Building marriage, family life for a better society, world

July 9, 2019

A married couple renew their wedding vows during a recent wedding anniversary Mass at the Co-Cathedral of the Sacred Heart in Houston. The Office of Family Life Ministries hosts the event, among others. TCH file photo.

HOUSTON — Living in a modern culture that challenges the fundamentals of morality dramatically impacts the health of marriage and family life, also called the “Domestic Church.” While Church doctrine does not change with the times, supporting ministries must improve and implement real responses, strategies, and goals to help the faithful create a better society and world.

This is the mission of the Family Life Ministry of the Archdiocese of Galveston-Houston, according to its Associate Director Maritza C. Roman-Pavajeau. The Office of Family Life Ministry is one of 60 ministries supported by the Diocesan Services Fund (DSF).

“Since marriage and family life are being attacked constantly, we also have experienced our own Church struggles and weaknesses,” said Roman-Pavajeau. “The Family Life Ministry seeks to strengthen, inspire hope and bring healing to marriages, families and individuals through abundant charity and the saving grace of Our Lord, along with a clear and sound doctrinal, faith and human formation and education.”

The Family Life Ministry provides marriage preparation, marriage enrichment and parenting education for more than 2,500 couples a year living in the Archdiocese. Also, hundreds of parish family and marriage ministers are given professional training and formation annually. Ministry staff and resources also are available to bring the family perspective into any organization in the Archdiocese and secular world in order to evangelize in, for and within the family.

Roman-Pavajeau said all programs offer education, formation, on many of the essential areas in marriage and marital life.

“In marriage preparation specifically, we have many programs for single, living together, and previously married couples,” she said. “Program instruction is practical and very down to earth, with strong basic content in relationship communication, finances, conflict resolution, intimacy, children, spirituality and sacramental marriage.”

For married couples, the ministry offers marriage enrichment that aims to provide helpful ways for couples to maintain a healthy and holy relationship. This includes retreats, workshops and mentoring/coaching for couples that are having difficulties or challenges in their marriage. Also offered is NFP (natural family planning), a very orthodox way to space, avoid birth or achieve pregnancy and to live the chastity faithfully in marriage, said Roman-Pavajeau.

As far as the mentoring and coaching area, the ministry does its best to help the couple or individual identify and recognize their own challenges, patterns and strengths.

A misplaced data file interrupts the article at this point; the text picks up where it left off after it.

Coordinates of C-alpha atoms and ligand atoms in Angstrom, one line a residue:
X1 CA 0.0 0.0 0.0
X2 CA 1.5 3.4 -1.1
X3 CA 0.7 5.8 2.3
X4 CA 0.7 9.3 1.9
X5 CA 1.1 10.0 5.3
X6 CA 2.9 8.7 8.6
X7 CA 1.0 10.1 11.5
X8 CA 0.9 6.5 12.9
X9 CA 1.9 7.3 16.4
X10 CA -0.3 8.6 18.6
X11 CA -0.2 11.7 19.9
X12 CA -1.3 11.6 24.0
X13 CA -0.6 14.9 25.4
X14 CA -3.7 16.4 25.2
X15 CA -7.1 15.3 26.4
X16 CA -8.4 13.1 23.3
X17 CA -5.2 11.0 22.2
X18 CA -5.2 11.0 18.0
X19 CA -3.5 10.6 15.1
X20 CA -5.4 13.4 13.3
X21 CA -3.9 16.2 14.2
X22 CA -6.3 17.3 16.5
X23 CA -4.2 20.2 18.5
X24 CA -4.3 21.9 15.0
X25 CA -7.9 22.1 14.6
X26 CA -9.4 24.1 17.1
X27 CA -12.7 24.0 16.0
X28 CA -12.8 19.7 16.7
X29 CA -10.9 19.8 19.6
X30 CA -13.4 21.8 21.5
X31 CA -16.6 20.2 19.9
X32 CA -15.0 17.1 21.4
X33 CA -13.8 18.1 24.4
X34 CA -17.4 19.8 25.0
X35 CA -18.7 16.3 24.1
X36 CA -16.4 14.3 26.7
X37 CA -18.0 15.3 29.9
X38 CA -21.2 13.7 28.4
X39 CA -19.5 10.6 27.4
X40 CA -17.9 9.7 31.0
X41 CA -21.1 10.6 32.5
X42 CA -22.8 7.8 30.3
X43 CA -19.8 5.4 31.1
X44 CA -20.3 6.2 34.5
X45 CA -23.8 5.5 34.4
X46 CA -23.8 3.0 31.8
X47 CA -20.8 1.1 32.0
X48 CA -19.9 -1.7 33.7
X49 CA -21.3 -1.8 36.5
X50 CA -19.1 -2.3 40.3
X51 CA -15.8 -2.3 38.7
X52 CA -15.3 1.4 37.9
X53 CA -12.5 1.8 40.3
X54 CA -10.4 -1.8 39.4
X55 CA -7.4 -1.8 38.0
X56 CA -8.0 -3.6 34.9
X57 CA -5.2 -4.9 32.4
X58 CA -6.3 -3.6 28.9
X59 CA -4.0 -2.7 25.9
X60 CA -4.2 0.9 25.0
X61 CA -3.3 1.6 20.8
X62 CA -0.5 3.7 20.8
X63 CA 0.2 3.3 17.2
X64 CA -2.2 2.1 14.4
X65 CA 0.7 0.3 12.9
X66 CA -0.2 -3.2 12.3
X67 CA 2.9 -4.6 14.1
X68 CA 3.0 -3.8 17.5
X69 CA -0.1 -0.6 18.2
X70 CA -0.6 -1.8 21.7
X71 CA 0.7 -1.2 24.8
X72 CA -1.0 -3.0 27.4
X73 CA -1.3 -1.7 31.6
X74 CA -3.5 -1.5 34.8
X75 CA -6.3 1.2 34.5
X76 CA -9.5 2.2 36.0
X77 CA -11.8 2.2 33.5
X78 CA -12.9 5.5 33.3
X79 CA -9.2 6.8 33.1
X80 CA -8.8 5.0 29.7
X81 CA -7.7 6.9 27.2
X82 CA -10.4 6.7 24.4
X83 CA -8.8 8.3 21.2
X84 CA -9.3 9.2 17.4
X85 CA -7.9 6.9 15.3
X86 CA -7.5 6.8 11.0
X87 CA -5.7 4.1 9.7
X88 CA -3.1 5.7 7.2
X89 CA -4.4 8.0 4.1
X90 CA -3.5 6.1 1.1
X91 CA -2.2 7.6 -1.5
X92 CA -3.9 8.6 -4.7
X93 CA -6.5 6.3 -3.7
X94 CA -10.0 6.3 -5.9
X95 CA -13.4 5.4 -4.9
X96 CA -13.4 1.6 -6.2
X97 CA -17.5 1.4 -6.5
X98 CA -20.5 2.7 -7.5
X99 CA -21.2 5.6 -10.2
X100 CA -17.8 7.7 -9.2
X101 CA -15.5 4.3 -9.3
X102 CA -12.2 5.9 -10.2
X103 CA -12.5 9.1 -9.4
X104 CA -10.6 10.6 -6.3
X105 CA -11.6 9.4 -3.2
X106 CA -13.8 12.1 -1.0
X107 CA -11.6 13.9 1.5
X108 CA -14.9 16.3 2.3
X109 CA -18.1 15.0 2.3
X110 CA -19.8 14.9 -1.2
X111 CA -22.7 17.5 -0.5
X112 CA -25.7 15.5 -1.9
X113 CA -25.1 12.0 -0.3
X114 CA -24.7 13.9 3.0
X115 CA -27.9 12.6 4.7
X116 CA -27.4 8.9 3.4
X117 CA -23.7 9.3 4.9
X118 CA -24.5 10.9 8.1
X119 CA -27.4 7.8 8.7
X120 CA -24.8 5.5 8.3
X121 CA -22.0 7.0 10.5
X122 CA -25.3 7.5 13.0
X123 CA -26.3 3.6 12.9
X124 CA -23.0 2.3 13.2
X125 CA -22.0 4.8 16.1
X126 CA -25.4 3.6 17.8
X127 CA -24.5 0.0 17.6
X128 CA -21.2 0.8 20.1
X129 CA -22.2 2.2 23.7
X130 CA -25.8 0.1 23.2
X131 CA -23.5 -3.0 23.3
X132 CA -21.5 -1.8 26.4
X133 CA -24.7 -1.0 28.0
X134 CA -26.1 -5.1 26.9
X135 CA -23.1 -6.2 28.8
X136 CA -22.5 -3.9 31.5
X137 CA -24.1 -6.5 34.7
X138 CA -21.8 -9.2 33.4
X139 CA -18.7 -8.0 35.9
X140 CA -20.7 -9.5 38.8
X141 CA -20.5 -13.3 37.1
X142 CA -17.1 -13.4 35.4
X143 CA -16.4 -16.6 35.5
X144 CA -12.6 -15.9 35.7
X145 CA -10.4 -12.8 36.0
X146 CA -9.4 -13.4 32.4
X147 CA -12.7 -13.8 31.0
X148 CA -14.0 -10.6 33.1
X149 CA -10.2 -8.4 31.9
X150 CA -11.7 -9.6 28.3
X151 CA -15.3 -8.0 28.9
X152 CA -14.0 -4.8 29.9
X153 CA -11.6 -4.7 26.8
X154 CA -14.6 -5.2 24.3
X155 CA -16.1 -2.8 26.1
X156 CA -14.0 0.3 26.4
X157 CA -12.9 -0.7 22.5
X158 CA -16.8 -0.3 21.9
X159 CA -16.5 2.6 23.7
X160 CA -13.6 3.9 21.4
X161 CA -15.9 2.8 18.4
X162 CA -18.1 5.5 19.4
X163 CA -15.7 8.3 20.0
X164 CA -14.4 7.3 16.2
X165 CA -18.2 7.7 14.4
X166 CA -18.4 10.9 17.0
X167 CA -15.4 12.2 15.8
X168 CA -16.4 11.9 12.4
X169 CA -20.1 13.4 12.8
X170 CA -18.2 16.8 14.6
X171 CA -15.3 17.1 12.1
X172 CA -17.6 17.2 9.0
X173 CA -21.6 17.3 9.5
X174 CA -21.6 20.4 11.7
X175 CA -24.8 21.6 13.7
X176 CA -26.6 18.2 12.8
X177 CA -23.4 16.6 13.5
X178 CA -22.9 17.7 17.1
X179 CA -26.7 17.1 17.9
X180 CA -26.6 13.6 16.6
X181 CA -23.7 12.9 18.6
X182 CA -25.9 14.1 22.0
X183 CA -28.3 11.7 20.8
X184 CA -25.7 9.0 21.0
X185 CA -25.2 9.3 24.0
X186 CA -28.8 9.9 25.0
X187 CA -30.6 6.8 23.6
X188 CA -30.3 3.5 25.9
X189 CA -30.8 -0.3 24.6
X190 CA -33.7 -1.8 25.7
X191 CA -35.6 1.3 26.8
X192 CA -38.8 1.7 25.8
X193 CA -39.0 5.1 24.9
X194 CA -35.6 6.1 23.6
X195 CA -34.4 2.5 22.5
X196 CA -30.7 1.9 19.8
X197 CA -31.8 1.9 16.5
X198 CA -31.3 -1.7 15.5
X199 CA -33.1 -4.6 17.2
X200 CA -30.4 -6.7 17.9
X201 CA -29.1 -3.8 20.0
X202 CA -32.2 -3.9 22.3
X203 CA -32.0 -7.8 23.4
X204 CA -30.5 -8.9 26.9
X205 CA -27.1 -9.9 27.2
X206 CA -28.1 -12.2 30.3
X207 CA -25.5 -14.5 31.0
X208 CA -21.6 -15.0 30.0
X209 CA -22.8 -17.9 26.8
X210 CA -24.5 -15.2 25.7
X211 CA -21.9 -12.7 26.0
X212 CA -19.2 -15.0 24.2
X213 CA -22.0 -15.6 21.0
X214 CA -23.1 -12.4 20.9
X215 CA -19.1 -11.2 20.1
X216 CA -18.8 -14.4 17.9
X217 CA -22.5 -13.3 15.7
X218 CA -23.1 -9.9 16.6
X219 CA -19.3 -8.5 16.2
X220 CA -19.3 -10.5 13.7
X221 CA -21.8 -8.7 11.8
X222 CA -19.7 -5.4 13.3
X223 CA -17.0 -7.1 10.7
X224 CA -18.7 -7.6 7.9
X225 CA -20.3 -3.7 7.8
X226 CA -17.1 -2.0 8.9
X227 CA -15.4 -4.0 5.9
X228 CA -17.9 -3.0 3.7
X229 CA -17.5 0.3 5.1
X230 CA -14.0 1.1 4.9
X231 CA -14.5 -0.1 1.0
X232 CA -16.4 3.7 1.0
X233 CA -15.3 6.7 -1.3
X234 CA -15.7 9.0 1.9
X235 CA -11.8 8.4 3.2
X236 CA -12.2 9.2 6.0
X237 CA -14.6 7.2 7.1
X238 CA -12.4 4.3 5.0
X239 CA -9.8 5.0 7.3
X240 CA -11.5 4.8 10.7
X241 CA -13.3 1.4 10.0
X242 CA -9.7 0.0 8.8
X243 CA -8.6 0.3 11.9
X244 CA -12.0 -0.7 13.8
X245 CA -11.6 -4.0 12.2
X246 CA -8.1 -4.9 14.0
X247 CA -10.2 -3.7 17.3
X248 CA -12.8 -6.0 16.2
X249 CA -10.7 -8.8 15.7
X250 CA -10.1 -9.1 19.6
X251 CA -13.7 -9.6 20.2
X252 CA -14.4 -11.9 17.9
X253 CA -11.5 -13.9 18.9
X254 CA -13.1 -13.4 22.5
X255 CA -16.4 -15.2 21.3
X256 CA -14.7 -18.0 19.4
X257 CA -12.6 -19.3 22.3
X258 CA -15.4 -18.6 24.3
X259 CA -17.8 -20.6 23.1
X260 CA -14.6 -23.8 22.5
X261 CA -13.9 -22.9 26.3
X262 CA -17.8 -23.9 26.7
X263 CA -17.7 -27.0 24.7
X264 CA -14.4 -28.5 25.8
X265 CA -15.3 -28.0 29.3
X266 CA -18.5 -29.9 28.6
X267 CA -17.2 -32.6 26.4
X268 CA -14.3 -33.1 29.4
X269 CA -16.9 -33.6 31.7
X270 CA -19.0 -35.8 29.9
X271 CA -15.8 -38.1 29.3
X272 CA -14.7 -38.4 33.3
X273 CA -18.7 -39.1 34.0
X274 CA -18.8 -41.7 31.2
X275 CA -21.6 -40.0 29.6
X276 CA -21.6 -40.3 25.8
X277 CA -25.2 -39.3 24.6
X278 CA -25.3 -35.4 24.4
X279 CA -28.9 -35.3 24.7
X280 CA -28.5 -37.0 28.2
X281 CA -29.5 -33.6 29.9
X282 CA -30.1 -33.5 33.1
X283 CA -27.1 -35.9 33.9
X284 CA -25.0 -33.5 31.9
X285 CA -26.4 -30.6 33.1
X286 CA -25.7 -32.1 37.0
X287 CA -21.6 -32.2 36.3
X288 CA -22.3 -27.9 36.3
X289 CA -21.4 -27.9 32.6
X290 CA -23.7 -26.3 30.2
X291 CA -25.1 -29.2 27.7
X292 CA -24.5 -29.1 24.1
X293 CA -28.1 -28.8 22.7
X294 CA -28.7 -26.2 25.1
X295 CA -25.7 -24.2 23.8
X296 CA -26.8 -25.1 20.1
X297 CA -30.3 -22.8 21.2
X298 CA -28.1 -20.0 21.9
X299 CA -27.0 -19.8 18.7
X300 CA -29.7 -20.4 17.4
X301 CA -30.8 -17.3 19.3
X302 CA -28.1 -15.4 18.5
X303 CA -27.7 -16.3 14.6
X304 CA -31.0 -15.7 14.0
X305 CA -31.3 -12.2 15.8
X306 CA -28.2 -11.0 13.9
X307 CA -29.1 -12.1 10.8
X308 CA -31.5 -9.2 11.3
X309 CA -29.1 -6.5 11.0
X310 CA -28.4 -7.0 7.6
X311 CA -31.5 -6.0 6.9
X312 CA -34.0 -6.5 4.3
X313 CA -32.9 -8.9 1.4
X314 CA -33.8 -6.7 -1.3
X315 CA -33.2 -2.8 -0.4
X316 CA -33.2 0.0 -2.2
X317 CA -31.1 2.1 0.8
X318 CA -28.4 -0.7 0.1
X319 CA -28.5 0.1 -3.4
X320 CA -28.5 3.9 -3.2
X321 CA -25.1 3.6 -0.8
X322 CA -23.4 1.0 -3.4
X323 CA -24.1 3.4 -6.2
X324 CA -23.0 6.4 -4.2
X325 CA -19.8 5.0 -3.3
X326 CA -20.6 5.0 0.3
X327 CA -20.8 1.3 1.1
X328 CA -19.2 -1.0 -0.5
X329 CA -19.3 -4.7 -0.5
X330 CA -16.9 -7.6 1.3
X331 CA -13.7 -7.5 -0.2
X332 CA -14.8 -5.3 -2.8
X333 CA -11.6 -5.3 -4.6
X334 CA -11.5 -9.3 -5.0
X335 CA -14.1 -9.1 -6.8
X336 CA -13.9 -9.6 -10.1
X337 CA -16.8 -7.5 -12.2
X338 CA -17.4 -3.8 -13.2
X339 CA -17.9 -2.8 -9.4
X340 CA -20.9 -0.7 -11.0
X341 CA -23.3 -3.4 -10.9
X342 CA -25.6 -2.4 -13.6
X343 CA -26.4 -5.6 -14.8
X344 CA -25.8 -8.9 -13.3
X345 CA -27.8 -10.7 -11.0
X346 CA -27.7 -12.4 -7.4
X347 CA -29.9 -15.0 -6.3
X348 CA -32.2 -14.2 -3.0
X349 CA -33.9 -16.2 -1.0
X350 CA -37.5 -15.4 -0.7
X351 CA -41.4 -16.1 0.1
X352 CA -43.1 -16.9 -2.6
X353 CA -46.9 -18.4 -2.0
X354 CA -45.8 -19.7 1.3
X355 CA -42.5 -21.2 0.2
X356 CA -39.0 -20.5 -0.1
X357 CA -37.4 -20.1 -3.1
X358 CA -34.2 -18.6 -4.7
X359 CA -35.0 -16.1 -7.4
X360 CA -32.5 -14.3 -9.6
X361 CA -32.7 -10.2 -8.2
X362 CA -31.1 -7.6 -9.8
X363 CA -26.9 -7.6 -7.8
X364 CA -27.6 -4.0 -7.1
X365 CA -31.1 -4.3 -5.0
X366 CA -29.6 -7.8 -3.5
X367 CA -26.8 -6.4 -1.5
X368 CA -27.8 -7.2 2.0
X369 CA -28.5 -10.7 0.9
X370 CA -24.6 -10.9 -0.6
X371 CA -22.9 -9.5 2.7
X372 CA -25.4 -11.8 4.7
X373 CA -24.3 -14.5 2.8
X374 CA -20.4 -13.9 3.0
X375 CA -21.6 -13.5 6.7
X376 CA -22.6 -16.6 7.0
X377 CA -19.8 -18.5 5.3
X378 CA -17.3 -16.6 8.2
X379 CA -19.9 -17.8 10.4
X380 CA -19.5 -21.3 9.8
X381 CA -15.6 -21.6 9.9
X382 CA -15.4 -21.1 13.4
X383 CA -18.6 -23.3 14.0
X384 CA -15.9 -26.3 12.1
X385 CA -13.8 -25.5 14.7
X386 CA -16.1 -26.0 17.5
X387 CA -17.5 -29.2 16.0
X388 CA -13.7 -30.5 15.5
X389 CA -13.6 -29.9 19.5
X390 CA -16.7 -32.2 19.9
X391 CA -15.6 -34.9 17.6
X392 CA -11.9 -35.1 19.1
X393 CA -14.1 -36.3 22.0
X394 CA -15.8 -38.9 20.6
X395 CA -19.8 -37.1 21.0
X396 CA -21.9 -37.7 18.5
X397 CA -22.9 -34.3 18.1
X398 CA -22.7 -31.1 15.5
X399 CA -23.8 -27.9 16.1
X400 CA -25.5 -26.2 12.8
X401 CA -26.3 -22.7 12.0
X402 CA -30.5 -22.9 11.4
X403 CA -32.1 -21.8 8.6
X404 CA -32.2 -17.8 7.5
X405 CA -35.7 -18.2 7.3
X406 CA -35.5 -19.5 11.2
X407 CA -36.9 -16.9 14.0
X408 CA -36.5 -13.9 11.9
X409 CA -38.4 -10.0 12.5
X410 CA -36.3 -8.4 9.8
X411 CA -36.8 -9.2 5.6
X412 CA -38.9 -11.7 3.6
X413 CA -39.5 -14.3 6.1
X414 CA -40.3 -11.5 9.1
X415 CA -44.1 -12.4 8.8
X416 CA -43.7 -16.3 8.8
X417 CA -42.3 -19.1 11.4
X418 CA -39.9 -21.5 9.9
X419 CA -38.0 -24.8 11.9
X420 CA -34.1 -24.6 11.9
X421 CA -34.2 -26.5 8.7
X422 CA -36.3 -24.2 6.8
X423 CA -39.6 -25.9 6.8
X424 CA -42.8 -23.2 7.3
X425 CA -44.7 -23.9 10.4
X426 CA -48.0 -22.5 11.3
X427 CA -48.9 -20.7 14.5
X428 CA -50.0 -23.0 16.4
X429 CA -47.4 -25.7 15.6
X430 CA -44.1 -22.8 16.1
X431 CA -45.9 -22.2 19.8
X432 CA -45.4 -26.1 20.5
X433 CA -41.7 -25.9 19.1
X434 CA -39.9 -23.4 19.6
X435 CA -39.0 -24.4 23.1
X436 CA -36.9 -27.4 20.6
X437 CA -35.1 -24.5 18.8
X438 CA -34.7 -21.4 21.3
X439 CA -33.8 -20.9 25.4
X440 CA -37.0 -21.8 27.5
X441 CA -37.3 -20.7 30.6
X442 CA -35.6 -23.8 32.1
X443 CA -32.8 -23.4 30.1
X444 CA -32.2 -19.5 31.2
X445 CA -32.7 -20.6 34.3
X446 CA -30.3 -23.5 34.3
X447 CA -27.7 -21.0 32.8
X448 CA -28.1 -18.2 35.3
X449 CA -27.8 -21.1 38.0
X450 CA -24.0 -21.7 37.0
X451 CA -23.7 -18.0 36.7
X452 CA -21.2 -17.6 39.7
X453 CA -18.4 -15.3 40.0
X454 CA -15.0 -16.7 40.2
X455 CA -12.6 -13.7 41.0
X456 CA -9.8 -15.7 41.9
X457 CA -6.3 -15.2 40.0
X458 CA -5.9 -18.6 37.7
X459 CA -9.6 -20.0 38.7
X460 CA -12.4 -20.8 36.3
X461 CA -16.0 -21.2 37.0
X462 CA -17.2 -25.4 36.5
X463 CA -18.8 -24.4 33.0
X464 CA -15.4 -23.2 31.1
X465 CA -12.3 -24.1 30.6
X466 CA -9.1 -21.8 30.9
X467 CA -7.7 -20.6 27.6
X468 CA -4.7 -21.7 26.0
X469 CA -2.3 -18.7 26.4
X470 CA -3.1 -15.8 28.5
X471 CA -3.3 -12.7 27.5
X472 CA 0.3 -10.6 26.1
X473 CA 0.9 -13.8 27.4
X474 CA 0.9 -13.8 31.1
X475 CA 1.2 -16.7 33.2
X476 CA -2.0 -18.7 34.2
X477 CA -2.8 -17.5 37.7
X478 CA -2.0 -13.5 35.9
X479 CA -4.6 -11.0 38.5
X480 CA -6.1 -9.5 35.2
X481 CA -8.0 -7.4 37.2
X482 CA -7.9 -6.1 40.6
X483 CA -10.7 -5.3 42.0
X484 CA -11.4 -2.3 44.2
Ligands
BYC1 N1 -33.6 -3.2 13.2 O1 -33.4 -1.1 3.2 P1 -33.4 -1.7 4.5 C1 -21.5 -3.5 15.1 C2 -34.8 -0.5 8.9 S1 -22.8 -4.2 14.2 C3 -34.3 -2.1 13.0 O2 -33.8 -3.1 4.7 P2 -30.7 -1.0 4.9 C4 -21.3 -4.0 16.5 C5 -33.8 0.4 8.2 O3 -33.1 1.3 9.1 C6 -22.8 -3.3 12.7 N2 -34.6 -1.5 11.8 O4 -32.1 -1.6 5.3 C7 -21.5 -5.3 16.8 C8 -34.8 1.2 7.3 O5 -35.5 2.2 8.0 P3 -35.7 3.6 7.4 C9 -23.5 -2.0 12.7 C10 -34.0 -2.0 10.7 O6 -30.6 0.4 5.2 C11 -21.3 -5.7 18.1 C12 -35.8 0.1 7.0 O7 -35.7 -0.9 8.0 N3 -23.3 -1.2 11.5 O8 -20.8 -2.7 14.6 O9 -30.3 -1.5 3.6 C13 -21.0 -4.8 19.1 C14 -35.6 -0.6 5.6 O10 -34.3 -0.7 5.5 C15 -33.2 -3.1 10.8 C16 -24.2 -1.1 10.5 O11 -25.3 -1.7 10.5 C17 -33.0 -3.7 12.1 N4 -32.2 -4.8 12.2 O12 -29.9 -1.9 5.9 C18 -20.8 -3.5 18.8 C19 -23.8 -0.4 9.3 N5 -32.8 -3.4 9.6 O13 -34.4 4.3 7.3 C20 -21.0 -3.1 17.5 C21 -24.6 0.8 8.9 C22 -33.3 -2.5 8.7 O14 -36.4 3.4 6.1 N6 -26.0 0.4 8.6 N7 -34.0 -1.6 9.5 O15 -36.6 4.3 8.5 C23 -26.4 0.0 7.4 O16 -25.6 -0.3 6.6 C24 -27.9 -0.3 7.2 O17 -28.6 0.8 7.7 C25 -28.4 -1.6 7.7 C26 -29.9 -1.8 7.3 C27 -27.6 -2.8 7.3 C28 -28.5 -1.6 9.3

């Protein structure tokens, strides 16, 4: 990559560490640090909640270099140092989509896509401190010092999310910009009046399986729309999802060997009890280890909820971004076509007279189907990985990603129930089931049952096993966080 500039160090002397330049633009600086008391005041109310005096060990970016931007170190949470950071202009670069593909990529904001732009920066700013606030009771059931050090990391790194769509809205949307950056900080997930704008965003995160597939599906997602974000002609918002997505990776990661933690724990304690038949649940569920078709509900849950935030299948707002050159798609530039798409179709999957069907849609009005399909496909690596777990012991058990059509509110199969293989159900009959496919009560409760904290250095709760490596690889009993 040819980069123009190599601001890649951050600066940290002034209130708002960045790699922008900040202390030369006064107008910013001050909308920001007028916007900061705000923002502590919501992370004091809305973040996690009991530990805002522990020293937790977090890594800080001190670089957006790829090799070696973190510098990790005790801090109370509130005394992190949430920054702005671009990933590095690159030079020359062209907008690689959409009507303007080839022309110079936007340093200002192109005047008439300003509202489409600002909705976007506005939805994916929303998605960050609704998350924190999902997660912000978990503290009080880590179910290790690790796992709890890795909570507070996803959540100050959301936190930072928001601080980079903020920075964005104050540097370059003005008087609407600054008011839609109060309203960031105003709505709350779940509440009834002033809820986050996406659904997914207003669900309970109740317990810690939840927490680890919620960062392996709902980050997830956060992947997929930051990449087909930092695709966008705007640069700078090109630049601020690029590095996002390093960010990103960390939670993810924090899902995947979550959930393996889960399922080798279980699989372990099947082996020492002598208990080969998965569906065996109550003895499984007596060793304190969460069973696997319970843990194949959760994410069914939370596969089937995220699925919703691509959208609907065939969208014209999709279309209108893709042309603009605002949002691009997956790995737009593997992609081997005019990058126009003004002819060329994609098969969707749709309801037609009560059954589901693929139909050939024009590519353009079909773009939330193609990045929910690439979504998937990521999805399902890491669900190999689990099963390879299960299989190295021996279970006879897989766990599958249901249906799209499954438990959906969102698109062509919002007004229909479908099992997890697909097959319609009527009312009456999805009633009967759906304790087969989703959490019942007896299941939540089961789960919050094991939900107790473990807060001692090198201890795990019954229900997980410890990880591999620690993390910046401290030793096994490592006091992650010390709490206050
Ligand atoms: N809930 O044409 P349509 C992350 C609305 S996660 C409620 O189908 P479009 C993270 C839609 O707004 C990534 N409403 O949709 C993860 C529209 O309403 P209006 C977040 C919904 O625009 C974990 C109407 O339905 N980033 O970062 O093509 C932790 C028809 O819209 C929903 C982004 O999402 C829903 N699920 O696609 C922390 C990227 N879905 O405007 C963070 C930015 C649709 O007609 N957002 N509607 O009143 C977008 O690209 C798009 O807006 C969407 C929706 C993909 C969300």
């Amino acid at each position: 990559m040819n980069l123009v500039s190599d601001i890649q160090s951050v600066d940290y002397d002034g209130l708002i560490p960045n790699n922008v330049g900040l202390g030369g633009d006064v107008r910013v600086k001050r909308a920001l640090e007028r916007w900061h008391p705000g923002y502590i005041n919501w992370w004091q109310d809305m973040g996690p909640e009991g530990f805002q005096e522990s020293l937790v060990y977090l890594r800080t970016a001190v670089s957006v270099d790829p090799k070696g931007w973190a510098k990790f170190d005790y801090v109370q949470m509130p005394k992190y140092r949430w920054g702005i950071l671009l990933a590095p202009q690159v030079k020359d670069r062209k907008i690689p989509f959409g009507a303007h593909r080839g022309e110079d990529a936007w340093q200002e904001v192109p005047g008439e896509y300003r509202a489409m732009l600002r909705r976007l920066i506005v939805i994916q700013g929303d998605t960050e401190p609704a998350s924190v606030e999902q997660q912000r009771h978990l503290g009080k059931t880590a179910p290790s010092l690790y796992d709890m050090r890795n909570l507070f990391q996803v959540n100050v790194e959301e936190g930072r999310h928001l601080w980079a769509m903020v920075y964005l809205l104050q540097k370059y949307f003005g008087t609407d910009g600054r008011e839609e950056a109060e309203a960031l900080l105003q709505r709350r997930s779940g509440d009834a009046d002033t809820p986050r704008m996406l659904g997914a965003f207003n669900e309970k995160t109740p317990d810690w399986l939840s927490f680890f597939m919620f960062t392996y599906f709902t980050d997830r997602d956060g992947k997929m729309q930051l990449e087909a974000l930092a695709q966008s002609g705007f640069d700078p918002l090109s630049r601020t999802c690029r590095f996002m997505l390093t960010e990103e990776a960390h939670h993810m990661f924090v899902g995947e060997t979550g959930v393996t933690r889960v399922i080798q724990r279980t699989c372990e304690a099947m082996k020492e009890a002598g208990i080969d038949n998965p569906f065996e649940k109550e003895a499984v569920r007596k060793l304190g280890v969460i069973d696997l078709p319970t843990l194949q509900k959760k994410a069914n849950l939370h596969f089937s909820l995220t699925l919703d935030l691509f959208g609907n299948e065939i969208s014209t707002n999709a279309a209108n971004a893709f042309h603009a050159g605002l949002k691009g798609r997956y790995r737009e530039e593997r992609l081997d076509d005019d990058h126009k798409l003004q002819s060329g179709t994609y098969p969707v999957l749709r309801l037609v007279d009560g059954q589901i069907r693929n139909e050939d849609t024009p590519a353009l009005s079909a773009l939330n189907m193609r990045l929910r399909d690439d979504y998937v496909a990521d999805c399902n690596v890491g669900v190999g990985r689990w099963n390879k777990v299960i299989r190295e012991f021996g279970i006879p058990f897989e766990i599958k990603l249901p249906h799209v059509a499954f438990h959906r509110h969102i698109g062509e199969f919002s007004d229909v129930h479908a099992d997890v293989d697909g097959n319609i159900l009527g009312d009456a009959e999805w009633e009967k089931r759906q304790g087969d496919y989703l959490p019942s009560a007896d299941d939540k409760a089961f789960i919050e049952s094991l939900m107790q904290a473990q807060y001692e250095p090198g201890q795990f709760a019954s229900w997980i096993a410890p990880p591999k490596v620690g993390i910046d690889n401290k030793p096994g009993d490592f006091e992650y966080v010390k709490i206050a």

“We work with the couple with hope, understanding, love and structure processes to enable them to change their behaviors,” said Roman-Pavajeau. “We also invite them to a spiritual reflection process centered in the importance of the call to the vocation of marriage. Every year, we also honor couples who have reached the milestone of 25 or 50 years of marriage, couples that witness the devotion and faithfulness in married life.”

She said Family Life also offers parenting education, which empowers parents to fulfill the mission as Jesus Christ taught through His own example.

“As the first educators in faith and in character, we help parents to understand the importance of character formation and their mission as parents,” said Roman-Pavajeau. “Family Life Transitions addresses very difficult and actual issues in society: domestic violence, suicide, divorce, death, bereavement, separation and grief. Many people are touched by this ministry directly or through parishes.”

One couple that reached out to the Family Life Ministry to receive assistance with marriage enrichment was Juan Carlos and Adriana Arias. Through their participation in mentoring and coaching programs, marriage enrichment workshops and parenting classes, several years later they returned as marriage enrichment ministers to share their own testimony with other couples facing similar struggles.

“The Family Life Ministry programs helped us to learn more about the marriage relationship and how to successfully work out our issues,” Juan Carlos said. “As ministers, we want to help other couples achieve a better marriage relationship through our own experience with the ministry.”

The DSF enables the ministry to provide these programs and services.

“DSF covers all ministry operating expenses and makes our services available to all parishes and other organizations in the Archdiocese and community,” said Roman-Pavajeau. “We have an immense sense of responsibility to be good stewards of the money that is generously given to DSF to help in all the ministries. I give thanks to the faithful in the Archdiocese from the deepest part of my heart.”

The Ariases agree the faithful in the Archdiocese should contribute to the DSF, so all ministries impacted can continue to serve those in need.

“It is imperative for each of us to help the DFS every year as the funds are used to help educate, evangelize and serve many people in need, including the couples and families we serve through the Family Life Ministry,” Adriana said.